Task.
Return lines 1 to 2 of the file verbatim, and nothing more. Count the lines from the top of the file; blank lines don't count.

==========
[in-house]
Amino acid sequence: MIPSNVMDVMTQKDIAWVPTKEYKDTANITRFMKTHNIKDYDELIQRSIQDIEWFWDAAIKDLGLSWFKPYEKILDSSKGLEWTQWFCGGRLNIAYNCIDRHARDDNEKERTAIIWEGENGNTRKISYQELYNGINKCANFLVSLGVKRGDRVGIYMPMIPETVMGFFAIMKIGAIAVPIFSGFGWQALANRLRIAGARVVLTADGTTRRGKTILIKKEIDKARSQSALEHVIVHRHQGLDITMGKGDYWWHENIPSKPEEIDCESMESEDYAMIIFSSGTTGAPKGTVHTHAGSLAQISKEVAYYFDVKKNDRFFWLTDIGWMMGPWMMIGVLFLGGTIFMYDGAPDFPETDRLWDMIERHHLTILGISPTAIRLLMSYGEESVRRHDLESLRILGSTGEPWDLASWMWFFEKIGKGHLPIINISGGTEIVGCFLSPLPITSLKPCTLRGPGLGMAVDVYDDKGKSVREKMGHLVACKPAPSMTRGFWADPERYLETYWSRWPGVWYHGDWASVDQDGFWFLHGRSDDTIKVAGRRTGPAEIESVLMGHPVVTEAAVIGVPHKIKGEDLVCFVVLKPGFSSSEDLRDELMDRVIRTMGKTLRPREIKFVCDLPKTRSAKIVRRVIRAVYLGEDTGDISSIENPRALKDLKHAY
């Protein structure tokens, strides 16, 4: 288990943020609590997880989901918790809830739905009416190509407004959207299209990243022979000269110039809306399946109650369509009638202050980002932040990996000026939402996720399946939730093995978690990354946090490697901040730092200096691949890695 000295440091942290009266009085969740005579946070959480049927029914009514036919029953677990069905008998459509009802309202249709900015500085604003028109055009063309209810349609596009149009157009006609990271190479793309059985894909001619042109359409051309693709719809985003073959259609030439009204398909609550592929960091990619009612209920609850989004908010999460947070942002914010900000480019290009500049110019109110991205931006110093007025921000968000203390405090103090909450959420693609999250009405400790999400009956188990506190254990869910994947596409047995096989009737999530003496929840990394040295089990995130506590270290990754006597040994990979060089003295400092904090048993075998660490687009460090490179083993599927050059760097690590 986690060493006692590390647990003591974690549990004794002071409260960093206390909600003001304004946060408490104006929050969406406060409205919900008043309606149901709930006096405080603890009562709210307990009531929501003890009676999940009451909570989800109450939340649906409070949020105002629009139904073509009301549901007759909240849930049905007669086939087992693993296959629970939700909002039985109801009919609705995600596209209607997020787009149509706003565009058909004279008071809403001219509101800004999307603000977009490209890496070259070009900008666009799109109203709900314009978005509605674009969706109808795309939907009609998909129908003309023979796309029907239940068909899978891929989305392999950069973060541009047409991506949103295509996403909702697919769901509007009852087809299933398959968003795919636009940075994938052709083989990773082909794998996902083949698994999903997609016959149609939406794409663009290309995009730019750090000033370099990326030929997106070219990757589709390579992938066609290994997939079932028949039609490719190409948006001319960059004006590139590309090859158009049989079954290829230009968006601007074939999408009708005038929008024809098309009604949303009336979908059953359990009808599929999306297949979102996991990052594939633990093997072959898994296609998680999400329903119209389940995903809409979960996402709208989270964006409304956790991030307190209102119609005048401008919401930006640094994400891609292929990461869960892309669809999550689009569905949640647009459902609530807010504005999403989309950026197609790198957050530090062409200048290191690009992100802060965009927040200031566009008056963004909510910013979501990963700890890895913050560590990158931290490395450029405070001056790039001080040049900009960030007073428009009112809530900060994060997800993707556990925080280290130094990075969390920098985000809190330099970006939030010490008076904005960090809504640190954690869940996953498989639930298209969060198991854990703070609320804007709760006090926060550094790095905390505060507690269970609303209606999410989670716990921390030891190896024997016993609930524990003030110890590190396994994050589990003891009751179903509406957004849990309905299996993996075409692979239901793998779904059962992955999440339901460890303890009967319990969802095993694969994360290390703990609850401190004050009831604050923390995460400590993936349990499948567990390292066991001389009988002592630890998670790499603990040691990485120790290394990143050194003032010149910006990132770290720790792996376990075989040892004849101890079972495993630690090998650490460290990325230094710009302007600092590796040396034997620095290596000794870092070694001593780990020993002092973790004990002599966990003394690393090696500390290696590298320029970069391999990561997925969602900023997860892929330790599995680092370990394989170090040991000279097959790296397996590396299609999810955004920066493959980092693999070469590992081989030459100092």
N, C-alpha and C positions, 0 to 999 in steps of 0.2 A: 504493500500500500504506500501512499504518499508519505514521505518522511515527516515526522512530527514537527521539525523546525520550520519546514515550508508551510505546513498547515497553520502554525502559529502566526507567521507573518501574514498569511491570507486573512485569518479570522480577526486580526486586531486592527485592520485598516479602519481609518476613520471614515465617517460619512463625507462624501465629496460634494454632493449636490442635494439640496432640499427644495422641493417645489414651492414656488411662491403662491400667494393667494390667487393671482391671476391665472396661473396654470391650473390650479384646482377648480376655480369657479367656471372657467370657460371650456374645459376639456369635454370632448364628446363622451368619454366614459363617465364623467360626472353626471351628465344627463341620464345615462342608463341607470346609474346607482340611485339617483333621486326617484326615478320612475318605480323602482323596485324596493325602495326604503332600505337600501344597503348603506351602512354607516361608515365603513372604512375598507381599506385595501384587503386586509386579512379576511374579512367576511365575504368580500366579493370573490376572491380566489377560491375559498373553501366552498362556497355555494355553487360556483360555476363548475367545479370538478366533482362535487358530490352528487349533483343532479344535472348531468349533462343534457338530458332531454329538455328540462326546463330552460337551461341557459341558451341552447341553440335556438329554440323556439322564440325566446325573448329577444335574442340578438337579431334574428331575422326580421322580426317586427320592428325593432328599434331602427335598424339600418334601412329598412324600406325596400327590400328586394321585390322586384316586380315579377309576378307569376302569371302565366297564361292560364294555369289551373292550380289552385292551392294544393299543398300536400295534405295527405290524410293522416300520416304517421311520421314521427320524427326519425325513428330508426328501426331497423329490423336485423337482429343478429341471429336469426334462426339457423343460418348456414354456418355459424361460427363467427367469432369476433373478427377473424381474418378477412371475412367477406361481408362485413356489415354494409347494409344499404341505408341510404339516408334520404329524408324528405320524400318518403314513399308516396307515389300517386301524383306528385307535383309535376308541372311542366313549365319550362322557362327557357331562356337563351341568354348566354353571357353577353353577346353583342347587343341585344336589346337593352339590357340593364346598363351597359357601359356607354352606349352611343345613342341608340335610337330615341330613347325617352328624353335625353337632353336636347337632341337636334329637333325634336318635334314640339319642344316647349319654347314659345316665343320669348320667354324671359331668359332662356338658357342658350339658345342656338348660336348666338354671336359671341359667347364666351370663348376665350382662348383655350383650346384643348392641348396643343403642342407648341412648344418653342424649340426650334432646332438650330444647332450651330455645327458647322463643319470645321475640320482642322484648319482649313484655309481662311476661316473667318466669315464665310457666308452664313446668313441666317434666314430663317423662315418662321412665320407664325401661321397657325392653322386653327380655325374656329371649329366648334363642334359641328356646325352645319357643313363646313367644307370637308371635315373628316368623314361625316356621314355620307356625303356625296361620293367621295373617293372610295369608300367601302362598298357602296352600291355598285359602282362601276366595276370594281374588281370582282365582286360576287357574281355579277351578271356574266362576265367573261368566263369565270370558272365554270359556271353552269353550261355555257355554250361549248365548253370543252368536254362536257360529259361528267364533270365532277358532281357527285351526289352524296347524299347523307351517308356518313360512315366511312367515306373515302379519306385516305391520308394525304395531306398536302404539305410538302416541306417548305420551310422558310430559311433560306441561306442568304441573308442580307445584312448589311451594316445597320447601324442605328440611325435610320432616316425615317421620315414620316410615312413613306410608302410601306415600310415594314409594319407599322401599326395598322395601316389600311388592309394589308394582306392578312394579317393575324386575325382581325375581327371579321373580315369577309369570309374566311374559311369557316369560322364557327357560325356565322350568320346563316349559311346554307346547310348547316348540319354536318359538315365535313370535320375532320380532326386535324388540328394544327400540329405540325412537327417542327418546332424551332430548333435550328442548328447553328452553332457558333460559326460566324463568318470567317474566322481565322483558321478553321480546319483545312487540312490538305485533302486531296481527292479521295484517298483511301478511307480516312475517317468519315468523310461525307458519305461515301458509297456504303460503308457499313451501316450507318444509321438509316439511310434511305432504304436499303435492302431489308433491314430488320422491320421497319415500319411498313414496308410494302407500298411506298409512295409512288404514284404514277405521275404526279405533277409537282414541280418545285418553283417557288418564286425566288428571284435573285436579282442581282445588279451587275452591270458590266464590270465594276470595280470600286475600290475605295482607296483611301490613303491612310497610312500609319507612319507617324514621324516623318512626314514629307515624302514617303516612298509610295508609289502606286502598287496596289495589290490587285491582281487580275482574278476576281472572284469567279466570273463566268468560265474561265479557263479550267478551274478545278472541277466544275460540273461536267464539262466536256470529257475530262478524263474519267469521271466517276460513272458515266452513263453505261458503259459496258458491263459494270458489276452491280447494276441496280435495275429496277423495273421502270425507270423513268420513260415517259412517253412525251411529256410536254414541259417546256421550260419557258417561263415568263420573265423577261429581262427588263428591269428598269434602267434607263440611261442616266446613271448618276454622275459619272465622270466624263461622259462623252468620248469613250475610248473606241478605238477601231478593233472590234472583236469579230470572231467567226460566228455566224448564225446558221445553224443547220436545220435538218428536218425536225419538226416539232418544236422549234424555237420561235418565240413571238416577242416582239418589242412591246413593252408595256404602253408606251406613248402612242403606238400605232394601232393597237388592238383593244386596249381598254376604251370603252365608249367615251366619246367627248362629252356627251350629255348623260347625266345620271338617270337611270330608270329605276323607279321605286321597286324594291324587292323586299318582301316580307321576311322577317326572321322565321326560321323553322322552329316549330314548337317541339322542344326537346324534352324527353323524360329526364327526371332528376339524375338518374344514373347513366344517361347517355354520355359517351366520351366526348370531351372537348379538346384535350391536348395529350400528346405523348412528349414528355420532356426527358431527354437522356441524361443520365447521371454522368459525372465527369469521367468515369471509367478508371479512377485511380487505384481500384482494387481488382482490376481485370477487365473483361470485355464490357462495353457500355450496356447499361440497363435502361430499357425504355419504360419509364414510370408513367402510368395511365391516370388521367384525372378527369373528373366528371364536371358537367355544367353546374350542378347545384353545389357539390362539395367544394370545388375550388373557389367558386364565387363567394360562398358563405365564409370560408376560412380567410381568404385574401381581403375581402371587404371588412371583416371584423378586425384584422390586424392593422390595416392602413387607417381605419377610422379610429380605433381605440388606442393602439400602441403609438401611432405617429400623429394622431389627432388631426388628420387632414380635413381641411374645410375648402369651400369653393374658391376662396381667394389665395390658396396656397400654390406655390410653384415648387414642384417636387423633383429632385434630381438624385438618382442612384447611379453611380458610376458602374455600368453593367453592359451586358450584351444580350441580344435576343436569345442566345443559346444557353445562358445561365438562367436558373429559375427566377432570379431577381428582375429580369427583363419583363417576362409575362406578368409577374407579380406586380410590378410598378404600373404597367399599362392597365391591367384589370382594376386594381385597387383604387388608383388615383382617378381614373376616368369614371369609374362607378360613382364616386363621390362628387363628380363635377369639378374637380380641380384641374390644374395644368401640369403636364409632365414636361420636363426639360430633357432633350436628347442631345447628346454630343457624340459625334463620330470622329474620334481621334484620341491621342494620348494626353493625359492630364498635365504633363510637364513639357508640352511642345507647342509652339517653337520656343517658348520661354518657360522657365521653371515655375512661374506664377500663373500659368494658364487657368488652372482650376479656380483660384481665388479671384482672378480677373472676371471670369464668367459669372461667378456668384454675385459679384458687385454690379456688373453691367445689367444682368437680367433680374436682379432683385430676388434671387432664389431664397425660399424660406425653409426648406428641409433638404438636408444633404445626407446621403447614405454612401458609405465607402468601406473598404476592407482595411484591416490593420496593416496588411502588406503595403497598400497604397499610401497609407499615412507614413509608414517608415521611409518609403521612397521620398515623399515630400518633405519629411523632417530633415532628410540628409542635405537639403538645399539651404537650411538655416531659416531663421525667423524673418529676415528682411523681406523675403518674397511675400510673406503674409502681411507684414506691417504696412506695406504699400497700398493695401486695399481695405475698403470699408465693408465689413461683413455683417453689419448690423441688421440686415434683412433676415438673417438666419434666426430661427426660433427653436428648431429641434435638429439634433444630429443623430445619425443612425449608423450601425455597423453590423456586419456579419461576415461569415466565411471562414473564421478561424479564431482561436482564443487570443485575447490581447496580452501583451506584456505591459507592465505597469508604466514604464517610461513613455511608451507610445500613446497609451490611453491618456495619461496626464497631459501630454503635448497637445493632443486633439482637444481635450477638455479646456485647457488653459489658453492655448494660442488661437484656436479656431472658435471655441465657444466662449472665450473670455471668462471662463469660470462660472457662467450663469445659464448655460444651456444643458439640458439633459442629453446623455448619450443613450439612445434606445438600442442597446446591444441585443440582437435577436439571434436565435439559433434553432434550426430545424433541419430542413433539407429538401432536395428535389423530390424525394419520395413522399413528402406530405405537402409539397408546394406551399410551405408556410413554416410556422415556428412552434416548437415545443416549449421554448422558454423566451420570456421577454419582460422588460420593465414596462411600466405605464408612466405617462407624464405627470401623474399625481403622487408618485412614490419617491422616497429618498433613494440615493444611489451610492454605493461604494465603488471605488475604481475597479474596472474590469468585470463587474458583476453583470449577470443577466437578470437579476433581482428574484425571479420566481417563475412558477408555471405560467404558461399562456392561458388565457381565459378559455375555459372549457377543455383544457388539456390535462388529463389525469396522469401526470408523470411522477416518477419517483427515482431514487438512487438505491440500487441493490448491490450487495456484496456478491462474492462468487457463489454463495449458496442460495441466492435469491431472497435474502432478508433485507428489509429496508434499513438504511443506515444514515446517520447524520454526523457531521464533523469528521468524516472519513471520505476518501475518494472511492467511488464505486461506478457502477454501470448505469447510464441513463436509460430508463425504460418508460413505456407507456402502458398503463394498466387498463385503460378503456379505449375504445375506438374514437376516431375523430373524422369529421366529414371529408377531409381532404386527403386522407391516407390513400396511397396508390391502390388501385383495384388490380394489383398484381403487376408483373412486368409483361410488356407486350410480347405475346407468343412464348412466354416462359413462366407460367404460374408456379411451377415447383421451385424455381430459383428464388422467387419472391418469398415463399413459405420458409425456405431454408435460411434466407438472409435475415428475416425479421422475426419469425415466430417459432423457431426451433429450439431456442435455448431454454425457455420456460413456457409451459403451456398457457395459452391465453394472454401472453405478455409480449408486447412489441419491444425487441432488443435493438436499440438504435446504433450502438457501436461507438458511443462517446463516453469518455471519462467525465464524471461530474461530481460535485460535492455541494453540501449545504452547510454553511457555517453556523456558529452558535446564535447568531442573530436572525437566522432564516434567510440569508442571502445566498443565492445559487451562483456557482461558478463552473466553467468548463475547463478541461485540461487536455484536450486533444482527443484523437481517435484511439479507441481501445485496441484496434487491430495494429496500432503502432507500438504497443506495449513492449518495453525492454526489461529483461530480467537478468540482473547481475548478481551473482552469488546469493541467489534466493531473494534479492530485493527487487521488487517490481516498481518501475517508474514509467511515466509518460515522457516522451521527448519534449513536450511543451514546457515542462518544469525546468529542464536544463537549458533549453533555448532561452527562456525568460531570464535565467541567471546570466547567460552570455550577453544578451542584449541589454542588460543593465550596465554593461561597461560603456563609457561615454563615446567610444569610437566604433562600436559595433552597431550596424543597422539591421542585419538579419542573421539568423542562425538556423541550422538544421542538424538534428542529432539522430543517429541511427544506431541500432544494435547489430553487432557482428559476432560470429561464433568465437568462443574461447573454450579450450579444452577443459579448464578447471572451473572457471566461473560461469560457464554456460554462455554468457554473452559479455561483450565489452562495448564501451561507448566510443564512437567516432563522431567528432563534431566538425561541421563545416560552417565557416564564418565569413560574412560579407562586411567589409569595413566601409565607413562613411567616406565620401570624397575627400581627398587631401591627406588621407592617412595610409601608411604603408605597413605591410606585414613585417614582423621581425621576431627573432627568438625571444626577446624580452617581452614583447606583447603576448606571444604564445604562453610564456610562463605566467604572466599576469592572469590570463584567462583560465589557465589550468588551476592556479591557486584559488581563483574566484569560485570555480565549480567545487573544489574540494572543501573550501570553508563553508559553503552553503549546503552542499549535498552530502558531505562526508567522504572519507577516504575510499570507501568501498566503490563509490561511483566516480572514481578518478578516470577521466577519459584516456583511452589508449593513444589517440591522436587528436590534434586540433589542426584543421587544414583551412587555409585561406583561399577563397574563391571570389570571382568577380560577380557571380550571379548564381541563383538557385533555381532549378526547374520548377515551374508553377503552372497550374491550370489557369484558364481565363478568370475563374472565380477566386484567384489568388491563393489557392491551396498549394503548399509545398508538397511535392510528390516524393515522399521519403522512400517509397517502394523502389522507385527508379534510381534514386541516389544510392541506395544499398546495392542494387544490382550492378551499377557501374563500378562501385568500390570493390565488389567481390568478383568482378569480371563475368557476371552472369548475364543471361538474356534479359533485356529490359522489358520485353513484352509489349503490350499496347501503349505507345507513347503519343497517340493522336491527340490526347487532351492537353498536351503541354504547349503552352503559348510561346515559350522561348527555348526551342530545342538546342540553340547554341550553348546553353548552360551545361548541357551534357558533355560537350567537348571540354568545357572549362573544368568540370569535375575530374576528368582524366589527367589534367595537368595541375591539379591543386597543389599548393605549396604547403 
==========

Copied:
[in-house]
Amino acid sequence: MIPSNVMDVMTQKDIAWVPTKEYKDTANITRFMKTHNIKDYDELIQRSIQDIEWFWDAAIKDLGLSWFKPYEKILDSSKGLEWTQWFCGGRLNIAYNCIDRHARDDNEKERTAIIWEGENGNTRKISYQELYNGINKCANFLVSLGVKRGDRVGIYMPMIPETVMGFFAIMKIGAIAVPIFSGFGWQALANRLRIAGARVVLTADGTTRRGKTILIKKEIDKARSQSALEHVIVHRHQGLDITMGKGDYWWHENIPSKPEEIDCESMESEDYAMIIFSSGTTGAPKGTVHTHAGSLAQISKEVAYYFDVKKNDRFFWLTDIGWMMGPWMMIGVLFLGGTIFMYDGAPDFPETDRLWDMIERHHLTILGISPTAIRLLMSYGEESVRRHDLESLRILGSTGEPWDLASWMWFFEKIGKGHLPIINISGGTEIVGCFLSPLPITSLKPCTLRGPGLGMAVDVYDDKGKSVREKMGHLVACKPAPSMTRGFWADPERYLETYWSRWPGVWYHGDWASVDQDGFWFLHGRSDDTIKVAGRRTGPAEIESVLMGHPVVTEAAVIGVPHKIKGEDLVCFVVLKPGFSSSEDLRDELMDRVIRTMGKTLRPREIKFVCDLPKTRSAKIVRRVIRAVYLGEDTGDISSIENPRALKDLKHAY